The property() constructs in Python returns the property attribute.
Python property() is a built-in function that returns a property attribute. The property() method delivers the property attribute from a given getter, setter, and deleter.
If no arguments are given, the property() method returns the base property attribute that doesn’t include any getter, setter, or deleter. If the doc isn’t provided, the property() method takes the docstring of the getter function.
The syntax of the Python property() method is the following.
property(fget=None, fset=None, fdel=None, doc=None)
The property() method takes four optional parameters:
- fget (Optional) – This function for getting the attribute value.
- fset (Optional) – This function for setting the attribute value.
- fdel (Optional) – This function for deleting the attribute value.
- doc (Optional) – The attribute’s string contains the documentation (docstring).
See the following example.
# app.py class Student: def __init__(self, fname): self._fname = fname def getfname(self): print('Getting fname') return self._fname def setfname(self, value): print('Setting fname to ' + value) self._fname = value def delfname(self): print('Deleting fname') del self._fname fname = property(getfname, setfname, delfname, 'fname property') s = Student('Jane') print(s.fname) s.fname = 'Eleven' del s.fname
See the output.
➜ pyt python3 app.py Getting fname Jane Setting fname to Eleven Deleting fname ➜ pyt
Here, _fname is used as the private variable for storing the fname of a Student.
We also set:
- a getter method
getfname()to get the name of the Student,
- a setter method
setfname()to set the name of the Student,
- a deleter method
delname()to delete the name of the Student.
Now, we set the new property attribute name by calling the property() method.
As shown in the program, referencing
s.fname internally calls
getfname() as getter,
setfname() as setter and
delfname() as deleter through the printed output present inside the methods.
The @property decorator allows us to define properties easily without manually calling a property() function. Before studying the @property decorator, let’s understand what a decorator is.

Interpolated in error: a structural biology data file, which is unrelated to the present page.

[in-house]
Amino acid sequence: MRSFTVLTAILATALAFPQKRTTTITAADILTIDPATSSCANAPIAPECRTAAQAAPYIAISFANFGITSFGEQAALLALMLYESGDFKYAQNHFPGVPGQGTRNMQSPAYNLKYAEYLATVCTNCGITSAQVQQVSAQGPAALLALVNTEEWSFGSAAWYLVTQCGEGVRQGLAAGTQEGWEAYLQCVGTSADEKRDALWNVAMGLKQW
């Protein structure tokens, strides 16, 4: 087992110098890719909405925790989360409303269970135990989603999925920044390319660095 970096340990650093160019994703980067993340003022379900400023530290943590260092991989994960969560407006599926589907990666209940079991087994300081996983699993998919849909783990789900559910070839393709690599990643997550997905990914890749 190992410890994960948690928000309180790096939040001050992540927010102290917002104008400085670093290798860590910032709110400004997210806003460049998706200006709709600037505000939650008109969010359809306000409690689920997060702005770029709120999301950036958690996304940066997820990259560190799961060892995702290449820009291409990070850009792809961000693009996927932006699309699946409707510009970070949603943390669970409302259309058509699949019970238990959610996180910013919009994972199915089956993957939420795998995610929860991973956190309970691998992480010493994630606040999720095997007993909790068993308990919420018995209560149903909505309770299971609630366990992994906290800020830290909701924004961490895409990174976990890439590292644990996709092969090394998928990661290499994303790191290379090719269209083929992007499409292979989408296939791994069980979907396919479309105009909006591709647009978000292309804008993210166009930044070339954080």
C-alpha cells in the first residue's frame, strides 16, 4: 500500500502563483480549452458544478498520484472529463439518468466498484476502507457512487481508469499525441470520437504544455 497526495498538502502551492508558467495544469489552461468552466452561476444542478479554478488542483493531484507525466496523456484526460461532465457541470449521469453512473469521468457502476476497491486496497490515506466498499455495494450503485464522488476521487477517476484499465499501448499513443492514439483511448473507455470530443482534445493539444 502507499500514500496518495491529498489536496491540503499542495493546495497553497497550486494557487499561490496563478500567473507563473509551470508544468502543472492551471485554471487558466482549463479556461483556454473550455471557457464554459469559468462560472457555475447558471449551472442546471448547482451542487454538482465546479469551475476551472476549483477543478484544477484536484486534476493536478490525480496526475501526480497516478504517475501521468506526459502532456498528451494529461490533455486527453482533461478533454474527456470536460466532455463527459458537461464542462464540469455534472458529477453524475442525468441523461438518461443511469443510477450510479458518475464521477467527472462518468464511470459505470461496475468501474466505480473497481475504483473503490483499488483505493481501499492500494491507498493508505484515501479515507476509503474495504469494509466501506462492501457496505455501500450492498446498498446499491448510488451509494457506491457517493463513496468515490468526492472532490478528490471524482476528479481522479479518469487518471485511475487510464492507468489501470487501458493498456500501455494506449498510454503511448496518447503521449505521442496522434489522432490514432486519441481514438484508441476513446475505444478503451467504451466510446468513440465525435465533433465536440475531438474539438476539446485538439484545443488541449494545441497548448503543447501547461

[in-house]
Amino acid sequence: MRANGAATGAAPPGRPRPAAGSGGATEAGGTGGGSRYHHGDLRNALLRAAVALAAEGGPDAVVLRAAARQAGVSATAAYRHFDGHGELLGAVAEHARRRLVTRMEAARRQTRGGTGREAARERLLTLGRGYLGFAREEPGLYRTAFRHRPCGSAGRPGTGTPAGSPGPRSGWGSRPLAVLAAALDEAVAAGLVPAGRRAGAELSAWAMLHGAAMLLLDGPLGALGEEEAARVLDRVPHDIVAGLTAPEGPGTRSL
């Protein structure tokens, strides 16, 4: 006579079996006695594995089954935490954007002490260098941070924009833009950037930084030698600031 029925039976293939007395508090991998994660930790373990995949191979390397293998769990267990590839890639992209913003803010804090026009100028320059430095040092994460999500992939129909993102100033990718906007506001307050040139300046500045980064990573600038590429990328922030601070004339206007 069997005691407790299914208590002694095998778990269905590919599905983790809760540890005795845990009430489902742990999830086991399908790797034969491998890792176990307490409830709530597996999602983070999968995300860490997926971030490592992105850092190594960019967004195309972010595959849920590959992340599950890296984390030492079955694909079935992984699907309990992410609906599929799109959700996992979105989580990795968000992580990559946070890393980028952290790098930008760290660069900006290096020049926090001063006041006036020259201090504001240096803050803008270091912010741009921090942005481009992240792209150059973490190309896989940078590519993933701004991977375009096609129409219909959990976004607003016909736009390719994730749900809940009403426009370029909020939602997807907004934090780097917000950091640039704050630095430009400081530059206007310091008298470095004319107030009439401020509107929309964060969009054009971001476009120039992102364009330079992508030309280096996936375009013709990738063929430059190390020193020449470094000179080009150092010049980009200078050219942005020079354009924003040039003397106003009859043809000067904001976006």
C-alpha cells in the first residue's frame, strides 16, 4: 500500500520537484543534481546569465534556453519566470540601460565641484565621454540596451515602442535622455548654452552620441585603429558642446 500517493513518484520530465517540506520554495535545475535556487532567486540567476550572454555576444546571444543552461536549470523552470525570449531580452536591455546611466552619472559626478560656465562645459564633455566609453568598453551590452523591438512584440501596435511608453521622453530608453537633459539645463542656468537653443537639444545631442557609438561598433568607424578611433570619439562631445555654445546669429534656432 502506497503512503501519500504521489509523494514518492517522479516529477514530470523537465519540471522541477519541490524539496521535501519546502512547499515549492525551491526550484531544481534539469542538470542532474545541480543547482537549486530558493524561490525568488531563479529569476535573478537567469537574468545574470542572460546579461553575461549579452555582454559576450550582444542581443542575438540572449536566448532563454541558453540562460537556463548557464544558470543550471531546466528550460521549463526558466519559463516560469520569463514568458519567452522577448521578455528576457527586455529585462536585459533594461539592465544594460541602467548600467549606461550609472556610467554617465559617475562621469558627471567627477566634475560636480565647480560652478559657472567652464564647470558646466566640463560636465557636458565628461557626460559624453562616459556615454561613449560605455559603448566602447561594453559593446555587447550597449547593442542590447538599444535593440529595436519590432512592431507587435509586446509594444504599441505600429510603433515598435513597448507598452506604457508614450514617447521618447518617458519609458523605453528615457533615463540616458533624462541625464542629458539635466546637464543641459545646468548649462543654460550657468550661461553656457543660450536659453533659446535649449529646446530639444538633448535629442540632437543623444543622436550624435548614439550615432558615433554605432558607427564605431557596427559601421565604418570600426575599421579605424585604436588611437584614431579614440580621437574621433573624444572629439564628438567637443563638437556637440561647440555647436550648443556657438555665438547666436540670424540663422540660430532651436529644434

#What is a decorator
In Python, a function is a first-order object. It means that it can be passed as an argument to another function.
It is also possible to define the function inside another function. Such a function is called the nested function. Moreover, the function can return another function.
A decorator is a function that receives another function as an argument. A decorator extends the behavior of an argument function without actually modifying it. So, that is it for a decorator.
Instead of using a property() method, you can use the Python decorator @property to assign a getter, setter, and deleter. See the following code.
# app.py class Student: def __init__(self, fname): self._fname = fname @property def fname(self): print('Getting fname') return self._fname @fname.setter def fname(self, value): print('Setting fname to ' + value) self._fname = value @fname.deleter def fname(self): print('Deleting fname') del self._fname s = Student('Enola') print('The fname is:', s.fname) s.fname = 'Millie' del s.fname
See the output.
➜ pyt python3 app.py Getting fname The fname is: Enola Setting fname to Millie Deleting fname ➜ pyt
Here, instead of using a property() method, we’ve used the
First, we specify that
fname() method is also an attribute of a Student. It is done using the @property before the getter method, as shown in the program.
Next, we use an attribute name to specify the setter and the deleter.
This is done by using @<name-of-attribute>.setter
(@fname.setter) for setter method and @<name-of-attribute>.deleter
(@fname.deleter) for deleter method.
Notice that we’ve used the same method
fname() with different definitions for defining the getter, setter, and deleter.
Now, whenever we use
s.fname, it internally calls the appropriate getter, setter, and delete, as shown by the printed output inside the method.
That’s it for this tutorial.